Daily Multivitamin Use May Support Cognitive Health in Older Adults

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Daily Multivitamin Use May Support Cognitive Health in Older Adults

Research from the Wake Forest University School of Medicine demonstrates that daily multivitamin-mineral supplementation for 3 years supports global cognition, episodic memory, and executive function in older adults. This study used a multivitamin-mineral that contains 24 micronutrients. The multivitamin-mineral benefit appeared to be greater for adults with cardiovascular conditions. This study provides the first evidence from a large, long-term, pragmatic trial to support the potential efficacy of a multivitamin-mineral to improve cognition in older adults.

“This is the first positive, large-scale, long-term study to show that multivitamin-mineral supplementation for older adults may slow cognitive aging,” said Maria C. Carrillo, Ph.D.

A Myriad of Vitamins and Minerals

The constantly expanding universe of vitamins and minerals for you to choose from for daily supplementation can be overwhelming. There’s a cornucopia of individual micronutrients that target multiple biologic pathways to support body and brain function. Studies of single nutrients — such as folic acid with or without other B vitamins, omega-3 fatty acids, and vitamin D — on cognition have yielded mixed results, which could reflect either no benefit or study design issues that impede cross-study comparisons.

Some of these issues relate to the specific micronutrients tested (alone or in combination), the specific cognitive tests administered, the outcome measure (single test vs. composite score), and participant demographics and nutritional status. Although not without controversy, the conclusion of cross-study comparisons is that the evidence is insufficient to encourage care providers to recommend using individual nutrient supplements for brain health.

Daily Multivitamin Use May Support Cognitive Health in Older Adults

Multivitamin-Minerals May Support Cognition in Older Adults

But what about multivitamins-minerals? There is some interesting, albeit very limited, data on multivitamins-minerals supplementation and cognition. Longer-term daily intake (>12 months) of a multivitamin-mineral alone or with other dietary supplements to enhance global cognitive function in older adults (≥65 years) has been examined in just one large randomized controlled trial, which included only male physicians.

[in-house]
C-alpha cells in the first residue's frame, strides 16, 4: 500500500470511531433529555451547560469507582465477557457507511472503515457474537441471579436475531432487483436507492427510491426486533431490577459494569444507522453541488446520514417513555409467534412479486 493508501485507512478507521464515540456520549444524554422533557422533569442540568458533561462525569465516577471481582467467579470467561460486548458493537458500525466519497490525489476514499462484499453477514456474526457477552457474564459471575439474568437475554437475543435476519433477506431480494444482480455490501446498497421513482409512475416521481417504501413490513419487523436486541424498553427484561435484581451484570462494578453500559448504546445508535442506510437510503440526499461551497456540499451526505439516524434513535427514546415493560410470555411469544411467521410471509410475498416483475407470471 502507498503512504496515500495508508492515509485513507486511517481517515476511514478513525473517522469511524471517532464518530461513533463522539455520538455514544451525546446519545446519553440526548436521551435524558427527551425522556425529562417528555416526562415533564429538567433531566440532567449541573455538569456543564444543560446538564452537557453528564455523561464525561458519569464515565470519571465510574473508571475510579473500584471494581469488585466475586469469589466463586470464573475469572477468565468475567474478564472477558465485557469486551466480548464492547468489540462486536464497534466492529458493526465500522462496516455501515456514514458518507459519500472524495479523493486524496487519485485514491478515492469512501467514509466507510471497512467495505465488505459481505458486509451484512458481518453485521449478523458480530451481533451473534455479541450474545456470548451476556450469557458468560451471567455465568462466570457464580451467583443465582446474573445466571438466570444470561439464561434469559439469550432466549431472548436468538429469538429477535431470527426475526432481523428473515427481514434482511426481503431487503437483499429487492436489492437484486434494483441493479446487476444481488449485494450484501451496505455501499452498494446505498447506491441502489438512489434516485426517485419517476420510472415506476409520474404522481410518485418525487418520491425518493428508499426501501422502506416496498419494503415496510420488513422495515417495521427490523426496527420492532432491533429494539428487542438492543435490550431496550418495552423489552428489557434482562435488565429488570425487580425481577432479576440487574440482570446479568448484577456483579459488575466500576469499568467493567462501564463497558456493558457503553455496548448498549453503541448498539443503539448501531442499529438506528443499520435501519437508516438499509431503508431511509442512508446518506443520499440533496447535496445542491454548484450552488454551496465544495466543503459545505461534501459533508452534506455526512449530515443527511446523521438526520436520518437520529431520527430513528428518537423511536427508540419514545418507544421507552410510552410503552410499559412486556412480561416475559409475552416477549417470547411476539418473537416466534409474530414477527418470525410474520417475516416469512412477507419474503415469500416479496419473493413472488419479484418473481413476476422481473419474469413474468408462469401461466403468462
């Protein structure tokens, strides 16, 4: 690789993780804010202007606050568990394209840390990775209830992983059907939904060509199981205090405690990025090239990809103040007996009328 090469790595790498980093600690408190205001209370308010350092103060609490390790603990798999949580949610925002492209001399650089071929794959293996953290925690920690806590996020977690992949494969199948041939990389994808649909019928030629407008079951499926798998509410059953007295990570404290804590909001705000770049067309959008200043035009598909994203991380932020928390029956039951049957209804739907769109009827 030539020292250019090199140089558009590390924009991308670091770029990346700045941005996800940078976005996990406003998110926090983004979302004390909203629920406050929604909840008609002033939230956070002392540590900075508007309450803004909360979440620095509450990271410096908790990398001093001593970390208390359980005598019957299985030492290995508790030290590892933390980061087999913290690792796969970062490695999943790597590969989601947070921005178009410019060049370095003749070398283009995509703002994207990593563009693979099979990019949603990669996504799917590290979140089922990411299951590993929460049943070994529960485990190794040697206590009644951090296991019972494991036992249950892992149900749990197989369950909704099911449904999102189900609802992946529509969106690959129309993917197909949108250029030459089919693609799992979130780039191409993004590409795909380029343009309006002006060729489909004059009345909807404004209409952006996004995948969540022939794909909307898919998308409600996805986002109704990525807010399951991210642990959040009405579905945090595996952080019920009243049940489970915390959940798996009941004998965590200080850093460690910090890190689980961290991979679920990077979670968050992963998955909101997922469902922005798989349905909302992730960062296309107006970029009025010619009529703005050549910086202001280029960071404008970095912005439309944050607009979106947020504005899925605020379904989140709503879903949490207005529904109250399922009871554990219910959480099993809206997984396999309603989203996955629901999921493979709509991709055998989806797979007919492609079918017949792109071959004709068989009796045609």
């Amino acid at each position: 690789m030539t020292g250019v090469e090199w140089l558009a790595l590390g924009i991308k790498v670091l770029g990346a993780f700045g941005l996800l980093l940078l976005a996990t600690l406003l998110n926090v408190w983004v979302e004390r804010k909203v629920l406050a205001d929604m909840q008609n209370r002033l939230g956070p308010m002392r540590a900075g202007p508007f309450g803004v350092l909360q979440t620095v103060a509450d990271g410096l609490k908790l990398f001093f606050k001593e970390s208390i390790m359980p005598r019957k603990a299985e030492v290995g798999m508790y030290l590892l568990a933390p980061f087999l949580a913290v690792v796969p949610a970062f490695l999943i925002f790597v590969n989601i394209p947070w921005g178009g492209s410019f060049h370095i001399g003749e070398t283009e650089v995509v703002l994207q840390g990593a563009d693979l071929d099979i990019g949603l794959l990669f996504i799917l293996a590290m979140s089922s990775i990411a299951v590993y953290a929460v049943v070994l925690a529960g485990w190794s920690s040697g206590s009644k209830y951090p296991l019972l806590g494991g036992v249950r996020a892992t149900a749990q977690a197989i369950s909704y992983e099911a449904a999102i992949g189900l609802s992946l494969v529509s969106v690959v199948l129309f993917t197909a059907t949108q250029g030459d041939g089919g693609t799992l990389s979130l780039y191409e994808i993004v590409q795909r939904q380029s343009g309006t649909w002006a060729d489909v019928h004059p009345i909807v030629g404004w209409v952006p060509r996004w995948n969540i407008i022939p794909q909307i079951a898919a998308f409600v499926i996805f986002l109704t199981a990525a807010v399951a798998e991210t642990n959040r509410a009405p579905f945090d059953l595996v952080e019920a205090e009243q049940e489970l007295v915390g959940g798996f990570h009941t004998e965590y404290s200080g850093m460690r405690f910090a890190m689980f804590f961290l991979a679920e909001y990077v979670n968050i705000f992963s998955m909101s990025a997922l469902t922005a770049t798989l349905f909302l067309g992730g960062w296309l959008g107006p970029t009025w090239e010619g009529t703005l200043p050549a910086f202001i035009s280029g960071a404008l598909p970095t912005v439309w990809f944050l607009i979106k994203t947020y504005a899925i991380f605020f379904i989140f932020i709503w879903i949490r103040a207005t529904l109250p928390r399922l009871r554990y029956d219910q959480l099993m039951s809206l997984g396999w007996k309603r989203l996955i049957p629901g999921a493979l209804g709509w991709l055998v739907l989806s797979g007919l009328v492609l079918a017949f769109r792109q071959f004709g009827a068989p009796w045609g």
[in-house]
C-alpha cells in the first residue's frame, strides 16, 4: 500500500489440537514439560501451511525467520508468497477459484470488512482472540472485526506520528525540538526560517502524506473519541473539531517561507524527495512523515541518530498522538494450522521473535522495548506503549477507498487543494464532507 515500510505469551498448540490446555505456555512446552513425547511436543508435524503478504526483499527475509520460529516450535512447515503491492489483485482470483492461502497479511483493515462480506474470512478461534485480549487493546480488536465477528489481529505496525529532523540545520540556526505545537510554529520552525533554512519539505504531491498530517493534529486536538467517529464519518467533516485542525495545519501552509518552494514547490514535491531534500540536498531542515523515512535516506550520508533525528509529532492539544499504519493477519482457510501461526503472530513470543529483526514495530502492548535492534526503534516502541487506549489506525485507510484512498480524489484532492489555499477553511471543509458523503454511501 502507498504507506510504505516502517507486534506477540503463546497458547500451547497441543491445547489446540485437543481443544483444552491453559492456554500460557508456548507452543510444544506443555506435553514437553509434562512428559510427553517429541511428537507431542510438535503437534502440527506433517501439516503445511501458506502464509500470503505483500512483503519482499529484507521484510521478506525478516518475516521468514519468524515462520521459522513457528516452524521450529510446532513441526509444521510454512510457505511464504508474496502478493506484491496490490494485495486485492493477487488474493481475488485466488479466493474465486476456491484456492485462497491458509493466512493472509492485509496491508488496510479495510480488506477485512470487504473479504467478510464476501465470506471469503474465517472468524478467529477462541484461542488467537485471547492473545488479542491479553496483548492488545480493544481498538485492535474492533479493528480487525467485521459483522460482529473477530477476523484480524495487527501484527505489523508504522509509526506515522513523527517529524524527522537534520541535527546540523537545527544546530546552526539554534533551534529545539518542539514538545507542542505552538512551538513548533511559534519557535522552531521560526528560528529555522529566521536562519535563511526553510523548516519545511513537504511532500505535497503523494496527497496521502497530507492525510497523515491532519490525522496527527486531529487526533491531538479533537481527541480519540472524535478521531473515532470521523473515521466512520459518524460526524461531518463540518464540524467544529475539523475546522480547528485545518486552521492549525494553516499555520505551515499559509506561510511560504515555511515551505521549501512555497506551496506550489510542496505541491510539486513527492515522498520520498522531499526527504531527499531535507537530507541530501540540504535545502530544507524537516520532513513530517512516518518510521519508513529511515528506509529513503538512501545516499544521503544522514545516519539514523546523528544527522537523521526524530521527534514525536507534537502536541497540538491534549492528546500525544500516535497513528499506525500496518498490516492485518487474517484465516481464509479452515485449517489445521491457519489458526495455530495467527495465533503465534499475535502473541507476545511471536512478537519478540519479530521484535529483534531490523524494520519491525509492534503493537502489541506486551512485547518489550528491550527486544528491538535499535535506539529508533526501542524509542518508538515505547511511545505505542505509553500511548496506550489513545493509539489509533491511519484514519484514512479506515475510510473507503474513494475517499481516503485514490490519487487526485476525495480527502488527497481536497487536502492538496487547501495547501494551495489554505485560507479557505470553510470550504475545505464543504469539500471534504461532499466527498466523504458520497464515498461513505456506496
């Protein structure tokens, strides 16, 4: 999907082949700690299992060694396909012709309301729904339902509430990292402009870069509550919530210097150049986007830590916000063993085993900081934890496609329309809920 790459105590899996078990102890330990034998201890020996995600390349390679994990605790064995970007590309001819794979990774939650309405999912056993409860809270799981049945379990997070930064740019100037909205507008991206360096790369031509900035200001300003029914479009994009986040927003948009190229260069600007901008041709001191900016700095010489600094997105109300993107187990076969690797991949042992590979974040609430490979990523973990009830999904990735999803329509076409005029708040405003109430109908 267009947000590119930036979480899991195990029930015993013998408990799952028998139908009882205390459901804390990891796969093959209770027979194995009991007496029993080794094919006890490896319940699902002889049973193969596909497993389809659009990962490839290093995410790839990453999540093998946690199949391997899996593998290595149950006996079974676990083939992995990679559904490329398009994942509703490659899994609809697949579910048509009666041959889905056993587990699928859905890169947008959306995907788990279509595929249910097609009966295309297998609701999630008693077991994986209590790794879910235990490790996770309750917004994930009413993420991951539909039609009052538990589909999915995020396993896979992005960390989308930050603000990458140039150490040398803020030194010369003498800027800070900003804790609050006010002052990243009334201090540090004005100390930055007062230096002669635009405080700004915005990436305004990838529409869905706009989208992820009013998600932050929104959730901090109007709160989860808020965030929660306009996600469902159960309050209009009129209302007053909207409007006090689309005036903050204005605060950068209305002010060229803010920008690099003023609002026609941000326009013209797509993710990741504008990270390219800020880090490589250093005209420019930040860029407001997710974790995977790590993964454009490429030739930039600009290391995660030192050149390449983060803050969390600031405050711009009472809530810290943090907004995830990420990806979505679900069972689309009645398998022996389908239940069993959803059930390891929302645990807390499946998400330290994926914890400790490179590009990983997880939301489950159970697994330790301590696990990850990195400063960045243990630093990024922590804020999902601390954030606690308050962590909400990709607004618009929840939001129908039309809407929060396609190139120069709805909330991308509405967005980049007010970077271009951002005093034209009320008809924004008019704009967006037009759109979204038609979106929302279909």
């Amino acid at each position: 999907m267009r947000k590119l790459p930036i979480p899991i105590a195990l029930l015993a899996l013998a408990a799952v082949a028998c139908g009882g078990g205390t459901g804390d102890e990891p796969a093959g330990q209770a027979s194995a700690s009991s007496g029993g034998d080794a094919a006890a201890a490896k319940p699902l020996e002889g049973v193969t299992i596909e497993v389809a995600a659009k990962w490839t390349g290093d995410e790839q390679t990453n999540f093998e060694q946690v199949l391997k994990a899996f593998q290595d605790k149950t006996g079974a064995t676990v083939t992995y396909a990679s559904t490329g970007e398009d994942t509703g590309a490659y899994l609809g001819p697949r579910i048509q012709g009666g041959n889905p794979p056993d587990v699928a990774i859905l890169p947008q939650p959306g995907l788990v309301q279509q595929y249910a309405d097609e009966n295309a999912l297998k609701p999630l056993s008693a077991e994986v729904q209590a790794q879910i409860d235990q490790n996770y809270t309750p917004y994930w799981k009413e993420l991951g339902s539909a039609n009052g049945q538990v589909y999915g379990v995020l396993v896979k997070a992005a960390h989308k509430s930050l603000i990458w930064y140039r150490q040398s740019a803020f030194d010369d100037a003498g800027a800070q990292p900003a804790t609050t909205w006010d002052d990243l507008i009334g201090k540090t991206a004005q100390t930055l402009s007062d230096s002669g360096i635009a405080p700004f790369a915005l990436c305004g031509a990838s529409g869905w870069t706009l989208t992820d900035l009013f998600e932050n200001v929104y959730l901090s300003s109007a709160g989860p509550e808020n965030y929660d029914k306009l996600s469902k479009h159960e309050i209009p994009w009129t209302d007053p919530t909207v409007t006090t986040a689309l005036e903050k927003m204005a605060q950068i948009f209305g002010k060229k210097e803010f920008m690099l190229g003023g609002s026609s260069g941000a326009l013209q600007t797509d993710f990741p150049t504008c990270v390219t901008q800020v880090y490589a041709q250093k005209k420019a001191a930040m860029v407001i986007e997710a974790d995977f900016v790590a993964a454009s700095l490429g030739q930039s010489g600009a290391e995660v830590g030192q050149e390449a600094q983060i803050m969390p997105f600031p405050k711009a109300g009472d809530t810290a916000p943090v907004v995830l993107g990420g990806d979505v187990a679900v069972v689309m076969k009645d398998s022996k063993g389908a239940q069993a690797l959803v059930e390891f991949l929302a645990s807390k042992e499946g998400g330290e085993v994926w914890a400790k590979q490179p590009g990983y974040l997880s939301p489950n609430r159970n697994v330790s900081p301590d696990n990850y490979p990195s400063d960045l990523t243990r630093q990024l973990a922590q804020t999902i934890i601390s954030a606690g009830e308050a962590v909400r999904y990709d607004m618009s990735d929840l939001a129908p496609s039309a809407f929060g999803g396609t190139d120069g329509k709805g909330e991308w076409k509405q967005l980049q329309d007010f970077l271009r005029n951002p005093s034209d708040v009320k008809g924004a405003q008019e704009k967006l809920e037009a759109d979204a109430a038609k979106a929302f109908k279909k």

For these reasons, Laura Baker and colleagues designed a clinical study to test whether daily treatment with a multivitamin-mineral supplement for 3 years protected cognitive function in older adults. The trial, called COSMOS-Mind, was a large simple pragmatic randomized clinical trial in older adults conducted by mail and telephone. The trial assessed the treatment effects of two different interventions within a single large study.

A total of 2262 participants were enrolled (average age 73), most of which were non-hispanic white (89%). Daily multivitamin-mineral supplementation resulted in a statistically significant benefit on global cognition, and this effect was most pronounced in participants with a history of cardiovascular conditions. Multivitamin-mineral benefits were also observed for memory and executive function.

Additional work is needed to confirm these findings in a more diverse cohort and identify mechanisms for multivitamin-mineral effects. Specifically, an additional trial is needed to confirm these findings in a more representative cohort and to explore potential mechanisms for cognitive benefit.

“While [we are] encouraged by these results, we are not ready to recommend widespread use of a multivitamin supplement to reduce risk of cognitive decline in older adults,” said Carrillo. “Independent confirmatory studies are needed in larger, more diverse study populations. It is critical that future treatments and preventions are effective in all populations. For now, and until there is more data, people should talk with their health care providers about the benefits and risks of all dietary supplements, including multivitamins,” said Carrillo.

Yet, this work may ultimately have important public health implications for the standard of care to improve or protect cognitive function in older adults. “We envision a future where there are multiple treatments and risk reduction strategies available that address cognitive aging … and that can be combined into powerful combination therapies … in conjunction with brain-healthy guidelines for lifestyle factors like diet and physical activity,” said Carrillo.

Show references

Baker LD, Manson JE, Rapp SR, et al. Effects of cocoa extract and a multivitamin on cognitive function: A randomized clinical trial. Alz Dement. 2022;10.1002/alz.12767. doi:10.1002/alz.12767

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